Jun 1st 2018
Extract from the article: "While the West’s relative decline is almost inevitable, its economic dysfunction is not. Yet pessimism can be self-fulfilling. Why undertake difficult reforms if a dark future seems preordained? As a result, accepting and anxious pessimists tend to elect governments that duck difficult decisions (witness Germany’s grand coalition), while angry pessimists make matters worse (by voting for Donald Trump’s “America First” agenda or for Brexit, for example). It doesn’t have to be this way. As French President Emmanuel Macron has demonstrated, bold leaders can succeed with a message of hope, openness, and inclusion, and by promoting a vision of progress based on credible reforms."
May 30th 2018
It has been nearly two years since the United Kingdom narrowly voted in favor of leaving the European Union. As the march toward Brexit – formally set for the end of next March – proceeds, fundamental questions about the nature of the future UK-EU relationship remain unanswered. Instead, every time a tough decision must be made in the negotiations in Brussels, British ministers kick the can down the road, or even into the long grass. This is somewhat surprising. Apparently, none of the politicians and newspaper editors who plotted for years to get the UK out of the EU thought much about what would happen if their machinations succeeded.
May 30th 2018
Discussions are now underway to establish a system of joint deposit insurance for eurozone banks. Proponents of the scheme, with the European Commission and the European Central Bank (ECB) taking the lead, point out that deposit insurance would avert the danger of a run on banks in times of crisis. While this argument is true, critics emphasize the disparity in risks, owing to the high share of bad loans on the balance sheets of banks in some countries. To address this risk disparity and move ahead with the plan, balance sheets will need to be cleaned up before considering the next step. While the share of bad loans for banks in the stable eurozone countries is just 2%, the most recently published International Monetary Fund statistics, from last April, show a share of 11% for Ireland, 16% for Italy, 40% for Cyprus, and 46% for Greece.
May 29th 2018
Trump’s decision cannot be justified by any breach of the agreement on Iran’s part. It is, rather, a return to the old, largely unsuccessful US policy of confrontation with Iran. The only difference this time is that the Trump administration seems determined to go to the brink of war – or even beyond – to get its way. If the administration has any plans for keeping Iran’s nuclear program in check in the absence of the nuclear deal, then it is keeping them a secret. Judging by some of the administration’s rhetoric, it would appear that airstrikes against Iran’s nuclear facilities are on the table. But bombing would only delay Iran’s nuclear program, not stop it. Would Trump then consider a massive ground war to occupy the country and topple the regime? We know all too well how that strategy worked the last time it was tried.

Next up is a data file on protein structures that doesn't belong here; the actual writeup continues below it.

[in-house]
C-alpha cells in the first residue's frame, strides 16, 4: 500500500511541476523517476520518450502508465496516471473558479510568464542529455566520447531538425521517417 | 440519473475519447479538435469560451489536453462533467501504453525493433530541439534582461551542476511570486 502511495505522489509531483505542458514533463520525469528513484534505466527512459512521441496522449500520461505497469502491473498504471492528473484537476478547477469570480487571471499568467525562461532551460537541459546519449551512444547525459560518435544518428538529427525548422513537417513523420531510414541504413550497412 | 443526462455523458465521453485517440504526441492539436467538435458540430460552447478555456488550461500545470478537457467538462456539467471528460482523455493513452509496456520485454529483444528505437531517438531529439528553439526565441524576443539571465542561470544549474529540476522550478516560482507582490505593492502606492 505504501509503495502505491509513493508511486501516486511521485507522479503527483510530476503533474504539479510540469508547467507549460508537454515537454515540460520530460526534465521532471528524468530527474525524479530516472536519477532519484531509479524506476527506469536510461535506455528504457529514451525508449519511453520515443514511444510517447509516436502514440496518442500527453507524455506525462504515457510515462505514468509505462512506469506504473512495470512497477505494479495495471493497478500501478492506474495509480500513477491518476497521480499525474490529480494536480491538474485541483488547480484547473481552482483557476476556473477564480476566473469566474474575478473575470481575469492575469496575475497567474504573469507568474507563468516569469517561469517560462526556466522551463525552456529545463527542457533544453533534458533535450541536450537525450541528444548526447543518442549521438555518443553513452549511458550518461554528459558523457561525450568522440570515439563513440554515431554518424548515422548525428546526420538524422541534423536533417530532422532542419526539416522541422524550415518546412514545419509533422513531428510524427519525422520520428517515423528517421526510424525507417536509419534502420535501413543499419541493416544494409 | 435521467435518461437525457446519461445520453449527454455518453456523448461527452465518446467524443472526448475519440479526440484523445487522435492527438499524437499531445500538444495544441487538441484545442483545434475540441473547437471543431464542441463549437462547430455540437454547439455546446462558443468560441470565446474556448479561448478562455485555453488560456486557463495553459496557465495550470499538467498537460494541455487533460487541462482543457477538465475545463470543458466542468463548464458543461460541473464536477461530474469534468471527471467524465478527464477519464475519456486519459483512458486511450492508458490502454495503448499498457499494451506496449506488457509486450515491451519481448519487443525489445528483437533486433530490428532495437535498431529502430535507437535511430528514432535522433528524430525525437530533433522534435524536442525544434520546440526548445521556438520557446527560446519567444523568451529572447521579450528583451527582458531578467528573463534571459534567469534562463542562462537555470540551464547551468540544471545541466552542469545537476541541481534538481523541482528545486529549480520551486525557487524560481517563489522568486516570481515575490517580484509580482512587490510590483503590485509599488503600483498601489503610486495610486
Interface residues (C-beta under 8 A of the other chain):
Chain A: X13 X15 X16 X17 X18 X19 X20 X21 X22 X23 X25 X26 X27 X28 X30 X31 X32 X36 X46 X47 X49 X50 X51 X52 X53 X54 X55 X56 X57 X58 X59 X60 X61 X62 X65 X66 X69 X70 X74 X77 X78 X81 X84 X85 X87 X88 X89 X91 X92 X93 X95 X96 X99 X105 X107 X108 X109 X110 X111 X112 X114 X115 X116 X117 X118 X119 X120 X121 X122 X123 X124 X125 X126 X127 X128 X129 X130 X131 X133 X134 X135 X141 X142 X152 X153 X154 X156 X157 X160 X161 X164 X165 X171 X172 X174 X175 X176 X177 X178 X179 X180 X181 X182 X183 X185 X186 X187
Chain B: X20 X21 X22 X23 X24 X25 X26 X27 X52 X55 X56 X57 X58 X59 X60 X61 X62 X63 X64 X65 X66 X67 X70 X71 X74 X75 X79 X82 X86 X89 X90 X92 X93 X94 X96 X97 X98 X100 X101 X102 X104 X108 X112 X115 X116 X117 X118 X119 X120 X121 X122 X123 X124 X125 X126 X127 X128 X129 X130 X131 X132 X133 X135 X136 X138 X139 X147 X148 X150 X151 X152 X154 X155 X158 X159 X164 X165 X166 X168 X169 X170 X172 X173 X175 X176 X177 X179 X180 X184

May 28th 2018
US President Donald Trump’s abrupt decision to cancel his planned June 12 summit with Kim Jong-un represents a diplomatic coup for the North Korean leader, and an even bigger victory for China. In the space of just a few months, Kim’s image has gone from that of international pariah to that of thwarted peacemaker.
May 23rd 2018
The good news is that the United States and China appear to have backed away from the precipice of a trade war. While vague in detail, a May 19 agreement defuses tension and commits to further negotiation. The bad news is that the framework of negotiations is flawed: A deal with any one country will do little to resolve America’s fundamental economic imbalances that have arisen in an interconnected world.
May 21st 2018
The cryptocurrency revolution, which started with bitcoin in 2009, claims to be inventing new kinds of money. There are now nearly 2,000 cryptocurrencies, and millions of people worldwide are excited by them. What accounts for this enthusiasm, which so far remains undampened by warnings that the revolution is a sham? One must bear in mind that attempts to reinvent money have a long history. As the sociologist Viviana Zelizer points out in her book The Social Meaning of Money: “Despite the commonsense idea that ‘a dollar is a dollar is a dollar,’ everywhere we look people are constantly creating different kinds of money.” Many of these innovations generate real excitement, at least for a while. As the medium of exchange throughout the world, money, in its various embodiments, is rich in mystique. We tend to measure people’s value by it. It sums things up like nothing else. And yet it may consist of nothing more than pieces of paper that just go round and round in circles of spending. So its value depends on belief and trust in those pieces of paper. One might call it faith.